Homeownership Guidance, Advice and Blogs

As the Director of Affiliate Relations at HomeFree-USA, I’ve always been fascinated with how people handle their money. Like everyone else, I’ve had my financial ups and downs. In fact, it took me 32 months to pay off $32,000 in credit card bills and build up a six-month emergency fund. While that was a very difficult period, I am grateful – and wiser -- for the experience.

Through my personal experiences and working at HomeFree-USA, I’ve gained a ton of insight that I feel compelled to share. You’ll find those lessons here. Feel free to take the thoughts and ideas that resonate with you most and put aside the rest for later. I look forward to sharing my journey.

Why you're still broke

Some of you have been watching your spending but still feel broke. What gives?

I've been there, as have many others. Here is how we self-check:

What's different? I recently noticed that I was running out of money before the end of the month. It hit me that I usually travel a lot for work, but this year I'm home more, which means I'm spending more on food. I had to become fully conscious of my current expenses, which lead me to determining where my money was going and why, then work out a plan to adjust to a new normal.

Check your mindset. There really is power in believing abundance exists for you. Whenever things are tight and I have to write a check, I say to myself "I live in a universe of abundance," and write TGIR in the memo area. It stands for Thank God I'm Rich, and reminds me that this is only a moment in my financial life cycle. It too shall pass.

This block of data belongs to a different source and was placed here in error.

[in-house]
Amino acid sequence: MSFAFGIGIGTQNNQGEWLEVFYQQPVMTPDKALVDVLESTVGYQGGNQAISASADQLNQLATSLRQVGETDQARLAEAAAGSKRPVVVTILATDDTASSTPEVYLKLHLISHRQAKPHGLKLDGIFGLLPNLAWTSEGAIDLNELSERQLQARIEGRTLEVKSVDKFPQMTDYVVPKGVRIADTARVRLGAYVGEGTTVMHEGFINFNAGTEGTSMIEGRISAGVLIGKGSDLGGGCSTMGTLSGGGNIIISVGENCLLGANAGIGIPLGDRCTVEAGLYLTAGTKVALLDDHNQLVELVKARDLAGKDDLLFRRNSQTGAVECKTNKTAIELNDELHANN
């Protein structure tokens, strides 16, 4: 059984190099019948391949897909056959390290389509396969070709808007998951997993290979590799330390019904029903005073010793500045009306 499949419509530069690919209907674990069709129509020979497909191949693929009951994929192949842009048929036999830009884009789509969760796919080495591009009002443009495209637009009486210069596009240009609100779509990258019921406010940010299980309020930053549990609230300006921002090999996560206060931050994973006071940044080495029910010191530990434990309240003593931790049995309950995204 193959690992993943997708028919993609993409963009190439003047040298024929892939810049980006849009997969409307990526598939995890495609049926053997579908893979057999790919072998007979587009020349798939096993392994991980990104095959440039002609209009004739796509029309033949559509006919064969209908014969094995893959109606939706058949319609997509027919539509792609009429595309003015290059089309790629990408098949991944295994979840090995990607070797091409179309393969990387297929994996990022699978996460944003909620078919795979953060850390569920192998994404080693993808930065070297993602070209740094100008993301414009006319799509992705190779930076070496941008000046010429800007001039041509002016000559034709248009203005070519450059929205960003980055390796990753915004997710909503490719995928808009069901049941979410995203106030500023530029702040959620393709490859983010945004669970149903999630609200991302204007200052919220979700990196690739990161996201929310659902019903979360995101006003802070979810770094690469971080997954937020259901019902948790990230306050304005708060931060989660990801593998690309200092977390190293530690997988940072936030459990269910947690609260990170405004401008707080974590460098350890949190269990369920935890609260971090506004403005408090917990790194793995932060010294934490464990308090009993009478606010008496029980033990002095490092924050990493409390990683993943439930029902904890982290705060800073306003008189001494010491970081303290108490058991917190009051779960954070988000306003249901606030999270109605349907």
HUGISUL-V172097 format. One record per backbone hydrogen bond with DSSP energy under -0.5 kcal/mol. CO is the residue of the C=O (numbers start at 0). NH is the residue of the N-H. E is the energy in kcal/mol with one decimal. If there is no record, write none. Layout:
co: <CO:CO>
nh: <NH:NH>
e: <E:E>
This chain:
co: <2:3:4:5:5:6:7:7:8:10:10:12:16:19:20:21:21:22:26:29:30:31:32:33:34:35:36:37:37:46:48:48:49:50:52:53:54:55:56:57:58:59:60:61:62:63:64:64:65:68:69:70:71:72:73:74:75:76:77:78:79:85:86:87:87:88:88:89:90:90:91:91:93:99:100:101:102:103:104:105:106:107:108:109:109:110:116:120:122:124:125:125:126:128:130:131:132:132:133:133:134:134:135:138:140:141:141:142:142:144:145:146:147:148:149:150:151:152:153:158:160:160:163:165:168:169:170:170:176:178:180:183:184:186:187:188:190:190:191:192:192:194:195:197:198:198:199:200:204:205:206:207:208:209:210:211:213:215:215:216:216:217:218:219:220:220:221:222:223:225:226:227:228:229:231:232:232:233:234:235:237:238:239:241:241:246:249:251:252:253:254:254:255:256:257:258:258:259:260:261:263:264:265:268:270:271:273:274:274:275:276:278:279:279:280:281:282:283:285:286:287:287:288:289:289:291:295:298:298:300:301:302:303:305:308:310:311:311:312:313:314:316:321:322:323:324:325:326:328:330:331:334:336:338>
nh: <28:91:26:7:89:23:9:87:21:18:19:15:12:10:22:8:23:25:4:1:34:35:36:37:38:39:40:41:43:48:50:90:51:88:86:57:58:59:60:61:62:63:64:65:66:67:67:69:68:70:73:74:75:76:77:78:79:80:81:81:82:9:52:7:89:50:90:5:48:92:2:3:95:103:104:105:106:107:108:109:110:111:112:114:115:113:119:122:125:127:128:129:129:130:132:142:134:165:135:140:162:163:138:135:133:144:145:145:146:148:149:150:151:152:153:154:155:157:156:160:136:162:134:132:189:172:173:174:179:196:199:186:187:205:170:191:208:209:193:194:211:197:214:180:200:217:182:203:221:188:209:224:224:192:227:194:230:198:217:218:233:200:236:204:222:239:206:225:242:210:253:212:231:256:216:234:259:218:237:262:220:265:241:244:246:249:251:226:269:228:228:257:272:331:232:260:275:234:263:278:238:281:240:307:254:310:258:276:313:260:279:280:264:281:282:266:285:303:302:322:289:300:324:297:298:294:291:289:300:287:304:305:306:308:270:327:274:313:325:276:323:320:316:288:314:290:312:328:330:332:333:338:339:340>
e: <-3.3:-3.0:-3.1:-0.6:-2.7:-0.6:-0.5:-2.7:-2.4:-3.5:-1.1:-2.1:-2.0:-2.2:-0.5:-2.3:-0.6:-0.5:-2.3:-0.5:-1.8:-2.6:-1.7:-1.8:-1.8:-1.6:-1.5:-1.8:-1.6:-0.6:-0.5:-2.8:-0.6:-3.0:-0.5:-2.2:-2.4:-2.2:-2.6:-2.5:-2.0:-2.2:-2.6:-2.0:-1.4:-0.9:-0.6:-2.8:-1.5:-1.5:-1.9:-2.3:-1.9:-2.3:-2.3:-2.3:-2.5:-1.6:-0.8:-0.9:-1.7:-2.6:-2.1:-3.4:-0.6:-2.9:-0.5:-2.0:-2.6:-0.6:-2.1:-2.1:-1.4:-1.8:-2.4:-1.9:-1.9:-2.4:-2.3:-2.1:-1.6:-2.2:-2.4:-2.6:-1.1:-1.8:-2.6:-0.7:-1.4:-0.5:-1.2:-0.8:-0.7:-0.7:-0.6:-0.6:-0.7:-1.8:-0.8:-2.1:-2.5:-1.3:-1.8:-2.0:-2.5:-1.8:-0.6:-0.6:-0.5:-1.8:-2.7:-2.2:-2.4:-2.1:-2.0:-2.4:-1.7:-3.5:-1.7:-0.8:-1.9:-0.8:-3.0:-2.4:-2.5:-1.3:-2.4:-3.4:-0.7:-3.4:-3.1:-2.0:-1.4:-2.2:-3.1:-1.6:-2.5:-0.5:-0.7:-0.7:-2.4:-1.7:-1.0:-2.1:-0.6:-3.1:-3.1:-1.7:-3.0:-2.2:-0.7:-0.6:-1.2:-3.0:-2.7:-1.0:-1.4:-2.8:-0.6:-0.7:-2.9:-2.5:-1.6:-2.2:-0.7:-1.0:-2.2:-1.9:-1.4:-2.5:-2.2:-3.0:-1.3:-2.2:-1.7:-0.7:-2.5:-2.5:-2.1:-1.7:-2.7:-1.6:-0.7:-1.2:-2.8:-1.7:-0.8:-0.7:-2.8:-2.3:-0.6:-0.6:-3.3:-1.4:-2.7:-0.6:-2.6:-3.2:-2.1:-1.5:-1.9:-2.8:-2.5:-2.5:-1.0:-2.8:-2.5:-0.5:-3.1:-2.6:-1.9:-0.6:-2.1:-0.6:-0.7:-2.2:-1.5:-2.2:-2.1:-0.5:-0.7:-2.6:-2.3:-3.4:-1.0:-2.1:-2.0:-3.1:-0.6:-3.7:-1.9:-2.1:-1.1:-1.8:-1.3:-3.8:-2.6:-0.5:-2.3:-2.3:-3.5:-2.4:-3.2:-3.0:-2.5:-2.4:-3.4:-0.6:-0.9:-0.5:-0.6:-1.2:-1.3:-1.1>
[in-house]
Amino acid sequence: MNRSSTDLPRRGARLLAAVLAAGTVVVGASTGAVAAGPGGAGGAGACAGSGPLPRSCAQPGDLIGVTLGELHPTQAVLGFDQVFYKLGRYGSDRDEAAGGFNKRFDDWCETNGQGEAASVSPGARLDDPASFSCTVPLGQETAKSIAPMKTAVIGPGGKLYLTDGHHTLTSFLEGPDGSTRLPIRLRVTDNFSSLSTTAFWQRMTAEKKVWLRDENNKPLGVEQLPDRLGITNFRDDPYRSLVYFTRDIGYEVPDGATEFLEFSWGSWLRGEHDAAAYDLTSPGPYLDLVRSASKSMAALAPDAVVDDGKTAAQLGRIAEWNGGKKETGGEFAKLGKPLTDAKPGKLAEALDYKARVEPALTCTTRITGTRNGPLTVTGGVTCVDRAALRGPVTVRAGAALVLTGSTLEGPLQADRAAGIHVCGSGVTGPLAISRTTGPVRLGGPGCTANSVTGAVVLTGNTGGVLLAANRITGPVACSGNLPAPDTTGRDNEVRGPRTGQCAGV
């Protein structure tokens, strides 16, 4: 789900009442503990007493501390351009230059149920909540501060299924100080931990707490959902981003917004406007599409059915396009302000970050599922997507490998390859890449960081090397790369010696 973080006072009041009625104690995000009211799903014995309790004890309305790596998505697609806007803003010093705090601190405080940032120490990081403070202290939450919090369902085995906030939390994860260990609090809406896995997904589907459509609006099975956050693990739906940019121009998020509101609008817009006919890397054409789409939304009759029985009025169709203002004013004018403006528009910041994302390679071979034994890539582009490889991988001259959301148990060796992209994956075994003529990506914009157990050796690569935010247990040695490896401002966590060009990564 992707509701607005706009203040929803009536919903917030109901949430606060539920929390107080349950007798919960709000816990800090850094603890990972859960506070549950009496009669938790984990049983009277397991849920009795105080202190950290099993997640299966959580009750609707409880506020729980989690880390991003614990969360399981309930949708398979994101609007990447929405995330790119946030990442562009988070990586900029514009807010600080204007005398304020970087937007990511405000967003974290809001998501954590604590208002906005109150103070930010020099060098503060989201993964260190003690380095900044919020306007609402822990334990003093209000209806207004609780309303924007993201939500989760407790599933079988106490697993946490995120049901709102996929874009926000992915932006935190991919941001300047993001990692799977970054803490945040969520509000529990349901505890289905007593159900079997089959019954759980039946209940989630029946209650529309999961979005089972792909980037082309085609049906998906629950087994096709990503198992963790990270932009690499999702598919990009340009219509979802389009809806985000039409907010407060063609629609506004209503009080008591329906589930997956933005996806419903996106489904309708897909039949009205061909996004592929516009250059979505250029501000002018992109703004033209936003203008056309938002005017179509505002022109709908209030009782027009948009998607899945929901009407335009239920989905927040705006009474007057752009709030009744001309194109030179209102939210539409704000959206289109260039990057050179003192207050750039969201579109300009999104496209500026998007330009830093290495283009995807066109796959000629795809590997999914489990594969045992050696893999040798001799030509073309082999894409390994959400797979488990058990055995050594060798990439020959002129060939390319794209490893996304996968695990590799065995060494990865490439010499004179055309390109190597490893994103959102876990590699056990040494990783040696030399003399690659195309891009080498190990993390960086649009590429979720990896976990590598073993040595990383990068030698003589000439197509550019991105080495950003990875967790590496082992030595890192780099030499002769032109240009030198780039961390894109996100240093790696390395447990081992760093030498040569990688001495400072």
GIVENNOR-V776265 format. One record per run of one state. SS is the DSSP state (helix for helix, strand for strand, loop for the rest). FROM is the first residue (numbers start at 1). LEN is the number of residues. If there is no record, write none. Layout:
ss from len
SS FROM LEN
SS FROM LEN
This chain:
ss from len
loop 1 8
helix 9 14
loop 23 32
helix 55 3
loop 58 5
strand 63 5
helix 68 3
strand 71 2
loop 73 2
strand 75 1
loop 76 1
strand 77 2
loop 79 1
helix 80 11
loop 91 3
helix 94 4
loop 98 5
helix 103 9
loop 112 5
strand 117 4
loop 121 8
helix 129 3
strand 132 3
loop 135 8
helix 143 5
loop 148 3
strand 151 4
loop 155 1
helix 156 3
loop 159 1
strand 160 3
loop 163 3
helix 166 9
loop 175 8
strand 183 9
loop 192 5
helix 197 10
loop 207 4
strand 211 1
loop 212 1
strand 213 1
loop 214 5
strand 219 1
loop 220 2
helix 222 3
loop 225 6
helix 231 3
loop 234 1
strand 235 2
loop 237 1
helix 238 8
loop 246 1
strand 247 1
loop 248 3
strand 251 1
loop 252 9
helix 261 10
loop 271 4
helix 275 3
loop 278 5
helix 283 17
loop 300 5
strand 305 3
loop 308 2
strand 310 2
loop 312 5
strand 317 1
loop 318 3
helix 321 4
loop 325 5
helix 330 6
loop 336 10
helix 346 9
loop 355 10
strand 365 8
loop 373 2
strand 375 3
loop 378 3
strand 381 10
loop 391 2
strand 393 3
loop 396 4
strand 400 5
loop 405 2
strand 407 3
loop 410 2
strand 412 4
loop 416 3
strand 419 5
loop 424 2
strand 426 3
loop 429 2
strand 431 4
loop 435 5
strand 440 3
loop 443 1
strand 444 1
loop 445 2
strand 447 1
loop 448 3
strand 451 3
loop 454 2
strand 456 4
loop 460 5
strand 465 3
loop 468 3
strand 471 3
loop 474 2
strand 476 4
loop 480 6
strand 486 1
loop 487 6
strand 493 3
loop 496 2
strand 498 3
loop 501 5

Do you really have it? I can only pay that TGIR bill when I actually have the money. Tight and nonexistent are entirely different. All bills are prioritized by the following: food (basic necessities, not eating out,) shelter, utilities, transportation and clothing. Do NOT commit to paying someone back by the 31st if you know it'll impact your ability to pay your rent or mortgage the next day. Be truthful about what you have, prioritize your debtors, set and communicate a plan for all, and stick with it.

Save, save, save. When things are going well it's easy to forget what it's like to be broke. Being diligent with your savings, ideally 10% or more per month, is critical to no longer feeling like you're broke. You cannot control life, only how you respond to it. Savings allows your responses to be swift, measured, and not impact the rest of your life.

As a side note, what's a true emergency versus an urgent matter?
Emergency: You're in a car accident and unable to work for six weeks. You'll keep your job but they'll only pay you for two weeks.
Urgent: Christmas. Important, but it comes at the same time every year and is not worthy of dipping into your savings. Find another way but not debt.

Find the low hanging money fruit. Some overlook opportunities to bring in a few additional dollars because they're so focused on what they don't have. Your teen may be old enough to get a part time job, you may be able to sell some things around the house, or pick up an extra shift or two at work. Make cutting expenses go hand in hand with finding ways to earn more money, then feel free to cut back once things have stabilized, except for your teen working. Studies show there's a huge jump in their development and capacity to manage money when they work up to 20 hours per week.

And so it is.